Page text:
Craig Zobel’s The Hunt—wherein a bunch of liberals kidnap Trump supporters and hunt them for sport—was one of the last movies I saw in March 2020 before the pandemic hit and all theaters were closed for months, some forever—like where I saw The Hunt, at CinéBistro. A chain called Warehouse Cinemas has taken over the space, and thankfully they’ve ditched the “dine-in” bullshit and ceded only to “comfy seating” (a sin) and “comfort food, elevated”—not for me, but go nuts on the crazy hot dogs. I’ll have the popcorn. And a small Coke. Maybe cup for water. I just want to have a nice spring day at a new movie theater… if only they were playing 1968’s What’s So Bad About Feeling Good?, George Seaton’s final film and a flop on release. No more three-picture deal for Seaton, who admittedly made a weird movie, in his words full of non-sequitur scenes and “comedy that’s just more with it.”
Unlike most stiff late-1960s/early-1970s Hollywood gestures to the counterculture and rapidly changing times, What’s So Bad About Feeling Good? is a deliriously stupid and unusual movie for all of its 94 minutes. It’s the bridge between the early-1960s sex comedies, like those with Shirley MacLaine—All in a Night’s Work, What a Way to Go!, Woman Times Seven—and properly modern Hollywood romances set in New York, even as bleak as The Panic in Needle Park. For whatever reason, Seaton shot the film using Techniscope, a flat CinemaScope knockoff mostly popular in Italy. There’s a quality to the light and particularly the blacks and grays in this movie that just doesn’t exist in something like The Great Escape, which may have come out five years earlier, but still operates in the same high key mis en scene of pre-1970s Hollywood filmmaking.
Vincente Minnelli was pressured to include Jack Nicholson in his 1970 musical On a Clear Day You Can See Forever, but he shows up for two scenes, and of course never sings. Hippie hate became a lot more prevalent in the 1970s, but studios and filmmakers like Seaton (who began directing with 1947’s Miracle on 34th St.) were eager to hit back at the “longhairs” and the protestors who Howard Hawks said should be lined up and shot. What’s So Bad About Feeling Good? Is an anti-hippie and anti-beatnik movie, but it’s also an anti-New York movie, a comedy sub-genre ruled by 1969’s The Out-of-Towners. These are nasty movies made by people who don’t read enough and get so much sun it goes to their brain. But for most of the movie, there’s no one to sling arrows, because everyone’s just dandy.
A toucan infected with a highly contagious virus has escaped a boat in the Hudson River and lands in a loft occupied by George Peppard, Mary Tyler Moore, and other layabout beatniks. When introduced, they’re all miserable, uninspired artists in name only who produce nothing and complain constantly. Fortunately, the toucan’s virus only lasts for 10 days, and all it does it make you feel kind, energetic, optimistic, and generous. The city government and the mayor quickly find out and conclude that it must be stopped: people have stopped voting and buying cigarettes and alcohol. The mayor, played by John McMartin, initiates a masking campaign nearly identical to the one rolled out all over the world two years ago. He insists everyone “stay safe and wear a mask,” and there’s plenty of B-roll and montage footage of people walking around Manhattan in 1968, some wearing masks and others not, otherwise acting normally, otherwise acting like it’s 2021.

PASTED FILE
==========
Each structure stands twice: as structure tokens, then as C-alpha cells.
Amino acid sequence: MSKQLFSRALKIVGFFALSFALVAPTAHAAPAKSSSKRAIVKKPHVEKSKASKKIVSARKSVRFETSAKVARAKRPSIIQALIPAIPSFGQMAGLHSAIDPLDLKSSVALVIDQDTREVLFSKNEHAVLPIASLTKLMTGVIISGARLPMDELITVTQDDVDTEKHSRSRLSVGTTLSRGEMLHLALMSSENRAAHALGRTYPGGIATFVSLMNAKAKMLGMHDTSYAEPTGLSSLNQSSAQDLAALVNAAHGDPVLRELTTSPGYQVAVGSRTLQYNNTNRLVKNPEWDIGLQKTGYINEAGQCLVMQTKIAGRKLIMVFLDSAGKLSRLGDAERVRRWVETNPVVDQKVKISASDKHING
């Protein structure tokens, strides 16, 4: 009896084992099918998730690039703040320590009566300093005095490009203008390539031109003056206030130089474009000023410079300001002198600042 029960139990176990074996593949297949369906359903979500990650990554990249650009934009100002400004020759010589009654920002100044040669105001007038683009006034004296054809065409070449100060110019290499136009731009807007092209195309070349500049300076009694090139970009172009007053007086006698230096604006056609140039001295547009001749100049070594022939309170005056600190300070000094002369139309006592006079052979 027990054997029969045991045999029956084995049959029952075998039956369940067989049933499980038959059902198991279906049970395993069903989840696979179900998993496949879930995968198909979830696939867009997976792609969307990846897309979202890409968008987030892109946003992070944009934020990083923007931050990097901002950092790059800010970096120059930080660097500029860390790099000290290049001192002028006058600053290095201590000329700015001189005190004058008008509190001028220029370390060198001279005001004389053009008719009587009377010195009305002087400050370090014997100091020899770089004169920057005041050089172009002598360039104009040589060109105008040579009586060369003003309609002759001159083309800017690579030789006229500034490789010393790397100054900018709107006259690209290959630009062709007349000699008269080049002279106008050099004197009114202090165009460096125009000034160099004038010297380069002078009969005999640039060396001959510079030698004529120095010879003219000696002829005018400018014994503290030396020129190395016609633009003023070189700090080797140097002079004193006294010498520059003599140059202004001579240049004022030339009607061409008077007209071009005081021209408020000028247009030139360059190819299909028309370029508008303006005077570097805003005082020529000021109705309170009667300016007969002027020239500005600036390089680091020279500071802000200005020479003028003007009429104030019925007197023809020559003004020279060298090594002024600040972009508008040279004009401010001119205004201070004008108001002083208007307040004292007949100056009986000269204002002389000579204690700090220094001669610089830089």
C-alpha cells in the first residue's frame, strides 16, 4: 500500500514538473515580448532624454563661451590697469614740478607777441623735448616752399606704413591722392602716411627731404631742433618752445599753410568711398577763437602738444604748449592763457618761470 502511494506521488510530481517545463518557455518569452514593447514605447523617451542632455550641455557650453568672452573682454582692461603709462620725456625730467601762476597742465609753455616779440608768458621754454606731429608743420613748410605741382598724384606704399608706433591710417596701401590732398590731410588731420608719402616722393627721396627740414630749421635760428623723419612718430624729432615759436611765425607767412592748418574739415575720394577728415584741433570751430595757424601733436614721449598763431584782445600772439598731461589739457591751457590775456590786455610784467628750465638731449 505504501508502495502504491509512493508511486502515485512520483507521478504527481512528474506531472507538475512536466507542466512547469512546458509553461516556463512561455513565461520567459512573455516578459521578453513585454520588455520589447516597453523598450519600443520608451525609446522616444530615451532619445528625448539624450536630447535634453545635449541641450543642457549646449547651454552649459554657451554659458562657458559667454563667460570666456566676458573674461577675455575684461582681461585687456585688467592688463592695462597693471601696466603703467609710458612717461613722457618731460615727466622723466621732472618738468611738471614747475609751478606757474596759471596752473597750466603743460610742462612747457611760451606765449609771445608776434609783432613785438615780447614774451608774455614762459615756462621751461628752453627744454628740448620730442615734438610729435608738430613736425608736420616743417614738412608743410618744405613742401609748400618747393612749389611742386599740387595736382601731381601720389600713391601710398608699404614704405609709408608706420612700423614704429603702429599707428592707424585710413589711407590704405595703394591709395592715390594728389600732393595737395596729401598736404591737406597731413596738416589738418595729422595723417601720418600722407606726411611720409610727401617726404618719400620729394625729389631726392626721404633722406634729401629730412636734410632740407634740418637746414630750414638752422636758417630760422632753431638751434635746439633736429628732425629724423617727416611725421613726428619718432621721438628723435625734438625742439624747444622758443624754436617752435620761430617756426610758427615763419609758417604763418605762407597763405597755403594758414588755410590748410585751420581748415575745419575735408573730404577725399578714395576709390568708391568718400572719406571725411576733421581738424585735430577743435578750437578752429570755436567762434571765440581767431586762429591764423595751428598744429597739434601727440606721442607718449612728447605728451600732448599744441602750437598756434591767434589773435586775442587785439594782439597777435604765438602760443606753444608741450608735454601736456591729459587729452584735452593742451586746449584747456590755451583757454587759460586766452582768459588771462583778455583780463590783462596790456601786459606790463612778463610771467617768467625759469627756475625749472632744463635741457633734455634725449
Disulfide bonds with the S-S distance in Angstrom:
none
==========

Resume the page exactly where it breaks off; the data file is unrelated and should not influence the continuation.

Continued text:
Peppard and Moore shed their lousy loft life and “clean up”—beside people being nicer to each other and more hopeful, often childlike, a big part of the virus’ positive effect that’s stressed is its re-conforming of everyone with the wrong haircut, wrong politics, or wrong outfit. A line of young men with long hair and beards outside a barber shop is shown next to footage of stockbrokers quitting and cabbies waving kisses to old ladies. There are no young radicals in the toucan’s utopia. Seaton’s movie considers long hair as much of a problem as political corruption and poor public health, as the mayor desperately tries to make everyone cynical again. Structurally, the film benefits from having its “random” bits thrown in the beginning, because by the end, it becomes a gripping thriller involving snipers, a toucan, and a bunch of strategically placed grapes.
The high concept absurdity is glorious and should be embraced for what it is more often: fun, fun, fun. With the untimely death of Foo Fighters drummer Taylor Hawkins a few days ago, I was reminded of their bizarre horror movie Studio 666, released just a month ago and similarly silly. I regret missing it in theaters, but this type of bananas comedy—the kind that makes you pull out your phone in the middle of a movie at home, or during a trailer in a theater, to tell someone else about whatever the fuck you just saw—isn’t produced enough. Make more and people will understand it’s okay to just be dumb.
—Follow Nicky Smith on Twitter: @nickyotissmith